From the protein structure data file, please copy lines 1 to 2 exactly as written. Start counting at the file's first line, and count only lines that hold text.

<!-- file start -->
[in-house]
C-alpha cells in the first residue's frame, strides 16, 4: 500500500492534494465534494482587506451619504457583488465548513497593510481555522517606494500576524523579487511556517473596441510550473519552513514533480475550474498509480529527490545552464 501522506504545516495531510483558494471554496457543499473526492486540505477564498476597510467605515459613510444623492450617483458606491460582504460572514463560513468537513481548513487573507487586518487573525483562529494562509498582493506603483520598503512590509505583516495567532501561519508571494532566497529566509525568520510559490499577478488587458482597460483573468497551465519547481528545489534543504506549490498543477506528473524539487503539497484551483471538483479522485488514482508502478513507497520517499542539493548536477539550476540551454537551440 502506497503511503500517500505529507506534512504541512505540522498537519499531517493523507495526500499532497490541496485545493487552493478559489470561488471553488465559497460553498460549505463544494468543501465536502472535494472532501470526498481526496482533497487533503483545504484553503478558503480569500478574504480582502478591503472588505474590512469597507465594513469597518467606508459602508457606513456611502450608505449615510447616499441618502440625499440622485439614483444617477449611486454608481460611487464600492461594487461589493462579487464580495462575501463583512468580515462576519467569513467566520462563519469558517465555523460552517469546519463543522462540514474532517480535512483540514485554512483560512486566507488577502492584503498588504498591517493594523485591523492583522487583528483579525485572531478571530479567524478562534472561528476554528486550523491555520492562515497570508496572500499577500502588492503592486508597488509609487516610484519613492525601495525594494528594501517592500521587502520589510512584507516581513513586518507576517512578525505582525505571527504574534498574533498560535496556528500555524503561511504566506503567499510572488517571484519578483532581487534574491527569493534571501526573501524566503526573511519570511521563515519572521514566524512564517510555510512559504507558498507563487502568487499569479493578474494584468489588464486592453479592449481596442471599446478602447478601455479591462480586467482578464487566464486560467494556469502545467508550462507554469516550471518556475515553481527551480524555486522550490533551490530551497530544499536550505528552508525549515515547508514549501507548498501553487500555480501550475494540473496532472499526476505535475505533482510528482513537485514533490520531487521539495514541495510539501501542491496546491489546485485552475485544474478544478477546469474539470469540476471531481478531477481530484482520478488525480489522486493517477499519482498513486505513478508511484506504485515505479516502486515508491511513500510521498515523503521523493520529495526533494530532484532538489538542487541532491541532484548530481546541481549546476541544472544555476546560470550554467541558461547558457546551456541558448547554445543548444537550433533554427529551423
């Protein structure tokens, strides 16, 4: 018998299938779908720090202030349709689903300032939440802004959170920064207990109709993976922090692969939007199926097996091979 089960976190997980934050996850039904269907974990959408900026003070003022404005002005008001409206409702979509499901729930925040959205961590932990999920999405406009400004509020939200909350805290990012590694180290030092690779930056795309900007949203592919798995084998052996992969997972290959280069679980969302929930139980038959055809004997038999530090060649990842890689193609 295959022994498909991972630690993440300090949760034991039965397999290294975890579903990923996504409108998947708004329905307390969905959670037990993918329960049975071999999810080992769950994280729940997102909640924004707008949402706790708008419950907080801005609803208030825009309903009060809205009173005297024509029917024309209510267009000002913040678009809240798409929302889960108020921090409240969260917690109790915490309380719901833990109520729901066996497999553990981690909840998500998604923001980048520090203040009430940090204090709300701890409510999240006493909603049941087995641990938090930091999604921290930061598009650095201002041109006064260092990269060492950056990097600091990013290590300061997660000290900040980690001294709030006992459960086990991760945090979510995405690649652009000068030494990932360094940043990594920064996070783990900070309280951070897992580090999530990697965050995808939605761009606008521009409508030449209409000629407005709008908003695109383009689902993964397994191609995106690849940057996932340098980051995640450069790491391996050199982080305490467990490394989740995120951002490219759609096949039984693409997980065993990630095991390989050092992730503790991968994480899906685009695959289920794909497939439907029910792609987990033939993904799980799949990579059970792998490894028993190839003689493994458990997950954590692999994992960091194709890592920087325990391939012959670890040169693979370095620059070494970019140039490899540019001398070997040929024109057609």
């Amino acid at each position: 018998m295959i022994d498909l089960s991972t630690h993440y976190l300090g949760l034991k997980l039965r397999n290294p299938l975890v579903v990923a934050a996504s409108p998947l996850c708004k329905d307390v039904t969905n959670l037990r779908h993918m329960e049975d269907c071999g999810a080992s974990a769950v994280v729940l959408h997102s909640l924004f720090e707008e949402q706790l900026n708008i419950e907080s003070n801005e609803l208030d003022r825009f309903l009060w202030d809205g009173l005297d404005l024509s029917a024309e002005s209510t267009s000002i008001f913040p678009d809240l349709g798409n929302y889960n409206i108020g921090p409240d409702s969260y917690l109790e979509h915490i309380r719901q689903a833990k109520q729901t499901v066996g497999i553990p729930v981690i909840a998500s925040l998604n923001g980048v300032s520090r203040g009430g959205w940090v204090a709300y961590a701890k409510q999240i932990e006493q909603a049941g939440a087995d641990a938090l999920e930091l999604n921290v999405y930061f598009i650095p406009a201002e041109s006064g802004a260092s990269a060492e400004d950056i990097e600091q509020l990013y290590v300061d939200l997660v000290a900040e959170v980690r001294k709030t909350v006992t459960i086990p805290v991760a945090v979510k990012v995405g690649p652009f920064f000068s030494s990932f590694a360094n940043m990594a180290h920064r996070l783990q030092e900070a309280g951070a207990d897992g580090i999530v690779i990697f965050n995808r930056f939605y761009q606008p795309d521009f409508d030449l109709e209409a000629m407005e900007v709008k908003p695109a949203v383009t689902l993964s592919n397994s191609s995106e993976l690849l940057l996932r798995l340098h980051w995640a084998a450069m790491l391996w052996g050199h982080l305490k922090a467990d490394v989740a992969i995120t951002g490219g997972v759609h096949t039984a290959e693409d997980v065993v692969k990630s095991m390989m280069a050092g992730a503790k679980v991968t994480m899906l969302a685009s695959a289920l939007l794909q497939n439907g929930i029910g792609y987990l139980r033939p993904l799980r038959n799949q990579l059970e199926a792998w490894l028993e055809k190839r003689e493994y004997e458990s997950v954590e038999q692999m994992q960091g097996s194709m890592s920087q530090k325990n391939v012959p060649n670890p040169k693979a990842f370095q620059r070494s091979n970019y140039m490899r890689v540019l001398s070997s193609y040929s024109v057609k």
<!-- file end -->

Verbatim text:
[in-house]
C-alpha cells in the first residue's frame, strides 16, 4: 500500500492534494465534494482587506451619504457583488465548513497593510481555522517606494500576524523579487511556517473596441510550473519552513514533480475550474498509480529527490545552464 501522506504545516495531510483558494471554496457543499473526492486540505477564498476597510467605515459613510444623492450617483458606491460582504460572514463560513468537513481548513487573507487586518487573525483562529494562509498582493506603483520598503512590509505583516495567532501561519508571494532566497529566509525568520510559490499577478488587458482597460483573468497551465519547481528545489534543504506549490498543477506528473524539487503539497484551483471538483479522485488514482508502478513507497520517499542539493548536477539550476540551454537551440 502506497503511503500517500505529507506534512504541512505540522498537519499531517493523507495526500499532497490541496485545493487552493478559489470561488471553488465559497460553498460549505463544494468543501465536502472535494472532501470526498481526496482533497487533503483545504484553503478558503480569500478574504480582502478591503472588505474590512469597507465594513469597518467606508459602508457606513456611502450608505449615510447616499441618502440625499440622485439614483444617477449611486454608481460611487464600492461594487461589493462579487464580495462575501463583512468580515462576519467569513467566520462563519469558517465555523460552517469546519463543522462540514474532517480535512483540514485554512483560512486566507488577502492584503498588504498591517493594523485591523492583522487583528483579525485572531478571530479567524478562534472561528476554528486550523491555520492562515497570508496572500499577500502588492503592486508597488509609487516610484519613492525601495525594494528594501517592500521587502520589510512584507516581513513586518507576517512578525505582525505571527504574534498574533498560535496556528500555524503561511504566506503567499510572488517571484519578483532581487534574491527569493534571501526573501524566503526573511519570511521563515519572521514566524512564517510555510512559504507558498507563487502568487499569479493578474494584468489588464486592453479592449481596442471599446478602447478601455479591462480586467482578464487566464486560467494556469502545467508550462507554469516550471518556475515553481527551480524555486522550490533551490530551497530544499536550505528552508525549515515547508514549501507548498501553487500555480501550475494540473496532472499526476505535475505533482510528482513537485514533490520531487521539495514541495510539501501542491496546491489546485485552475485544474478544478477546469474539470469540476471531481478531477481530484482520478488525480489522486493517477499519482498513486505513478508511484506504485515505479516502486515508491511513500510521498515523503521523493520529495526533494530532484532538489538542487541532491541532484548530481546541481549546476541544472544555476546560470550554467541558461547558457546551456541558448547554445543548444537550433533554427529551423